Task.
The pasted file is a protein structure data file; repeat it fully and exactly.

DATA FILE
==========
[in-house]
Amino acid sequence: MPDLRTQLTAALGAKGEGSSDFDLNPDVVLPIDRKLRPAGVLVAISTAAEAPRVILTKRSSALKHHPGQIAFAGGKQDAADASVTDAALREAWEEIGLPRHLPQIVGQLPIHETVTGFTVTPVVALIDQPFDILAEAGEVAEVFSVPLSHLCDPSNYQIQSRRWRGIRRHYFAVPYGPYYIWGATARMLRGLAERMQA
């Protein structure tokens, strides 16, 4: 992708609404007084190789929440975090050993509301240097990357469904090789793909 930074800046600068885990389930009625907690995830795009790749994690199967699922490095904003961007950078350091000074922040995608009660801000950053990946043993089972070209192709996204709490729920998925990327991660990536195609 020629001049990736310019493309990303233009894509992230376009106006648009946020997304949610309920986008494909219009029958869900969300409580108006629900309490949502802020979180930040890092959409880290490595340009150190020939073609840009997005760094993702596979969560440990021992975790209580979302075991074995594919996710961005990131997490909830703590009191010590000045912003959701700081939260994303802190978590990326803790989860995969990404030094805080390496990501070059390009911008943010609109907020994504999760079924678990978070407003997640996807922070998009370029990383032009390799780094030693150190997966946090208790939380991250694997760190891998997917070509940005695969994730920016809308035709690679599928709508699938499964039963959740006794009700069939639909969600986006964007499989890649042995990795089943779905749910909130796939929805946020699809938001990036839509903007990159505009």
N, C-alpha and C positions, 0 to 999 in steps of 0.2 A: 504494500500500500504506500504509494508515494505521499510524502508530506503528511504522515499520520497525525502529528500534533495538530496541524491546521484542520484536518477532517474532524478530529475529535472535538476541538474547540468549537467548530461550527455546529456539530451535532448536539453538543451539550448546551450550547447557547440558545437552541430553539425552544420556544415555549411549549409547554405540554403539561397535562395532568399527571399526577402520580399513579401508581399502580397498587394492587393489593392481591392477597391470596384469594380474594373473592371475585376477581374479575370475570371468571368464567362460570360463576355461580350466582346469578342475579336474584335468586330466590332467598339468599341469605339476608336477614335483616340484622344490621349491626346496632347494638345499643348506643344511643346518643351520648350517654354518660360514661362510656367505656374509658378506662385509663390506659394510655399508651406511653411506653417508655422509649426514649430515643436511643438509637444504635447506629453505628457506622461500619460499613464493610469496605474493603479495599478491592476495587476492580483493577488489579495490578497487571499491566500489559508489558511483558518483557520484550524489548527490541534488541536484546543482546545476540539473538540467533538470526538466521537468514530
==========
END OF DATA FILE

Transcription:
[in-house]
Amino acid sequence: MPDLRTQLTAALGAKGEGSSDFDLNPDVVLPIDRKLRPAGVLVAISTAAEAPRVILTKRSSALKHHPGQIAFAGGKQDAADASVTDAALREAWEEIGLPRHLPQIVGQLPIHETVTGFTVTPVVALIDQPFDILAEAGEVAEVFSVPLSHLCDPSNYQIQSRRWRGIRRHYFAVPYGPYYIWGATARMLRGLAERMQA
């Protein structure tokens, strides 16, 4: 992708609404007084190789929440975090050993509301240097990357469904090789793909 930074800046600068885990389930009625907690995830795009790749994690199967699922490095904003961007950078350091000074922040995608009660801000950053990946043993089972070209192709996204709490729920998925990327991660990536195609 020629001049990736310019493309990303233009894509992230376009106006648009946020997304949610309920986008494909219009029958869900969300409580108006629900309490949502802020979180930040890092959409880290490595340009150190020939073609840009997005760094993702596979969560440990021992975790209580979302075991074995594919996710961005990131997490909830703590009191010590000045912003959701700081939260994303802190978590990326803790989860995969990404030094805080390496990501070059390009911008943010609109907020994504999760079924678990978070407003997640996807922070998009370029990383032009390799780094030693150190997966946090208790939380991250694997760190891998997917070509940005695969994730920016809308035709690679599928709508699938499964039963959740006794009700069939639909969600986006964007499989890649042995990795089943779905749910909130796939929805946020699809938001990036839509903007990159505009």
N, C-alpha and C positions, 0 to 999 in steps of 0.2 A: 504494500500500500504506500504509494508515494505521499510524502508530506503528511504522515499520520497525525502529528500534533495538530496541524491546521484542520484536518477532517474532524478530529475529535472535538476541538474547540468549537467548530461550527455546529456539530451535532448536539453538543451539550448546551450550547447557547440558545437552541430553539425552544420556544415555549411549549409547554405540554403539561397535562395532568399527571399526577402520580399513579401508581399502580397498587394492587393489593392481591392477597391470596384469594380474594373473592371475585376477581374479575370475570371468571368464567362460570360463576355461580350466582346469578342475579336474584335468586330466590332467598339468599341469605339476608336477614335483616340484622344490621349491626346496632347494638345499643348506643344511643346518643351520648350517654354518660360514661362510656367505656374509658378506662385509663390506659394510655399508651406511653411506653417508655422509649426514649430515643436511643438509637444504635447506629453505628457506622461500619460499613464493610469496605474493603479495599478491592476495587476492580483493577488489579495490578497487571499491566500489559508489558511483558518483557520484550524489548527490541534488541536484546543482546545476540539473538540467533538470526538466521537468514530